God of the Rodeo: The Quest for Redemption in Louisiana's Angola Prison
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God of the Rodeo: The Quest for Redemption in Louisiana's Angola Prison

3.66 of 5 stars 3.66  ·  rating details  ·  125 ratings  ·  18 reviews
Never before had Daniel Bergner seen a spectacle as bizarre as the one he had come to watch that Sunday in October. Murderers, rapists, and armed robbers were competing in the annual rodeo at Angola, the grim maximum-security penitentiary in Louisiana. The convicts, sentenced to life without parole, were thrown, trampled, and gored by bucking bulls and broncos before thous...more
Paperback, 304 pages
Published October 5th 1999 by Ballantine Books (first published 1998)
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Jim
Mixed emotions about this book. Although it starts out generally as an investigation into the life of some prisoners involved in an on-site rodeo and the work of a warden, it quickly morphs into a work something akin to muckraking. It is hard to find that much sympathy for these murderers (although to some extent you do), and the author tries to maintain a distance (though he doesn't). You almost get the feeling that he isn't telling the whole truth, that he sounds at times almost like his subje...more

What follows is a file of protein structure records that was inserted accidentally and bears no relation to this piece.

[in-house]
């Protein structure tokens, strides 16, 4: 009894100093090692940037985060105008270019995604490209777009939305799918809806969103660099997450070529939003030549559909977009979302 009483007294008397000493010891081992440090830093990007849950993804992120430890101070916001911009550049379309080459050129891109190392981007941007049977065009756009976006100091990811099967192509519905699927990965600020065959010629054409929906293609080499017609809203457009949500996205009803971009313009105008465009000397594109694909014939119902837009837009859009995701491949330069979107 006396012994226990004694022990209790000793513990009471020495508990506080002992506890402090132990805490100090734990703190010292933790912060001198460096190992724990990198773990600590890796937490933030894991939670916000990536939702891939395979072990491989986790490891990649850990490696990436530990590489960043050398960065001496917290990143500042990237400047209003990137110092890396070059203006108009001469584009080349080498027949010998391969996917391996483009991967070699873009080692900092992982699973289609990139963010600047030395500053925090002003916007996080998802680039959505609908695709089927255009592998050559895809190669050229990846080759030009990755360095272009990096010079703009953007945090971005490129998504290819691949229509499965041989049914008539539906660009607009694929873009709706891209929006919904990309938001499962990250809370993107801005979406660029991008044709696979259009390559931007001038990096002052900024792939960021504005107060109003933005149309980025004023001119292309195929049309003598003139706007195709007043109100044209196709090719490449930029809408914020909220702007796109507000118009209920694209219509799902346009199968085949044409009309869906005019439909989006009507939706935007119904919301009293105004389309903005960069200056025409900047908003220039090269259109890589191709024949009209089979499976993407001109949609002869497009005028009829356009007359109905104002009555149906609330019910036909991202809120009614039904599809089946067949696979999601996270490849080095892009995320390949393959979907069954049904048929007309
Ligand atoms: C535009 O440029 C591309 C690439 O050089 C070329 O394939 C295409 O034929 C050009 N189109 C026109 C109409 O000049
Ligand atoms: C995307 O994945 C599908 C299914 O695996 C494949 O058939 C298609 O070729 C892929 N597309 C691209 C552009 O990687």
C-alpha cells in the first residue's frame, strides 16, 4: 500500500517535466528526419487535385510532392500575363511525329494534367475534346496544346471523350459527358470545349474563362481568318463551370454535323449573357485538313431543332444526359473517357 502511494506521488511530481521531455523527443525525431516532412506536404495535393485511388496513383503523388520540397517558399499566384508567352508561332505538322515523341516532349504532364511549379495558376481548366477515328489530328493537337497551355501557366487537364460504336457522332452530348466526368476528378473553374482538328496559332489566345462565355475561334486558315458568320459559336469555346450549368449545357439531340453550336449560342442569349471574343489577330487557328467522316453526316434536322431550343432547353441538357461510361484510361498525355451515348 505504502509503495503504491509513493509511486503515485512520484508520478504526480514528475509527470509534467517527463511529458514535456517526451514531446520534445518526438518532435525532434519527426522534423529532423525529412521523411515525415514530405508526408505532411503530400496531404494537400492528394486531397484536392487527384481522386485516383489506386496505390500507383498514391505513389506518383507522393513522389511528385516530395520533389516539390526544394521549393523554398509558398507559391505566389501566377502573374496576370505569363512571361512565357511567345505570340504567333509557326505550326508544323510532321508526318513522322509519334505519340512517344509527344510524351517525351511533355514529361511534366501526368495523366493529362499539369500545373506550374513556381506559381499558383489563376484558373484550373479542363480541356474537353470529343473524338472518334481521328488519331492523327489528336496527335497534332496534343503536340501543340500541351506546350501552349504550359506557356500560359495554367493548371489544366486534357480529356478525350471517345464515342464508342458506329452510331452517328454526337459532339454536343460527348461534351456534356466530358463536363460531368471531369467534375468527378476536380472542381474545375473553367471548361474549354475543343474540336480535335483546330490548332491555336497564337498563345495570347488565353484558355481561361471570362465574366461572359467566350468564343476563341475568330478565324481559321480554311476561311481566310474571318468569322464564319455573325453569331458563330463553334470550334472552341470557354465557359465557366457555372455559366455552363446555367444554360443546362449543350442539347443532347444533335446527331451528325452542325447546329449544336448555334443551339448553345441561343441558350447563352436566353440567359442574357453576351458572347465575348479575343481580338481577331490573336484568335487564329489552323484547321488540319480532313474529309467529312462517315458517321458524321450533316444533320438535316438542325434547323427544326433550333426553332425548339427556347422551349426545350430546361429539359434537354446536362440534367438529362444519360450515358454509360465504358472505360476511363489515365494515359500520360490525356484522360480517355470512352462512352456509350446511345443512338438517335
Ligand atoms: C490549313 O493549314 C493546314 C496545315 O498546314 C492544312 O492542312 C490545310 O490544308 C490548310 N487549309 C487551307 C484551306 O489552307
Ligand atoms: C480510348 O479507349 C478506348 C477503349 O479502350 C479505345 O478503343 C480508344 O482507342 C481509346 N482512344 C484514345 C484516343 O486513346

Joshua
I'm torn between a 3 star and 4 star rating on this book. I'm going to recommend reading it, as it is compelling from a sociological perspective. But the author's personal narrative was a bit too strong, and in comparison to the first half of the book (which was truly excellent), the second half just... sort of... petered... out.

The gist is that the author was given unrestricted access to Louisiana's Angola Prison and followed five inmates involved in the prison rodeo as well as the "reformist"...more
Lauren Licitra
Aside from a brief glimpse into the prison system in LA the 1990's, this book offers not much more than a poorly written half researched journalistic account of several life serving prisoners. An exploration of hope in a dismal existence and morality questions of whether they deserve to have it provided to them.
The Rodeo still exists today and apparently is thriving. I can't wrap my head around the practice of utilizing men barely trained to handle wild bulls in an arena as entertainment for th...more
Paige
Pretty good book, but I could have had less of Warden Cain and more of the prisoners and the prison. I know the stuff with Cain probably really pissed him off but it just doesn't make for AS compelling reading. Otherwise, it's pretty easy to get into.
Ron
This book is only incidentally about rodeo, and even less about God. Yes, Bergner uses a prison rodeo as the structural device to build this account of prison life around. But it's not any kind of rodeo you would see authorized by the PRCA. The events are more treacherous, and the men who participate have no experience. They are a spectacle for a crowd of people looking for the same kind of thrills that drew ancient Romans to the Coliseum.

The book is chiefly about the daily lives of several of t...more
Adrienne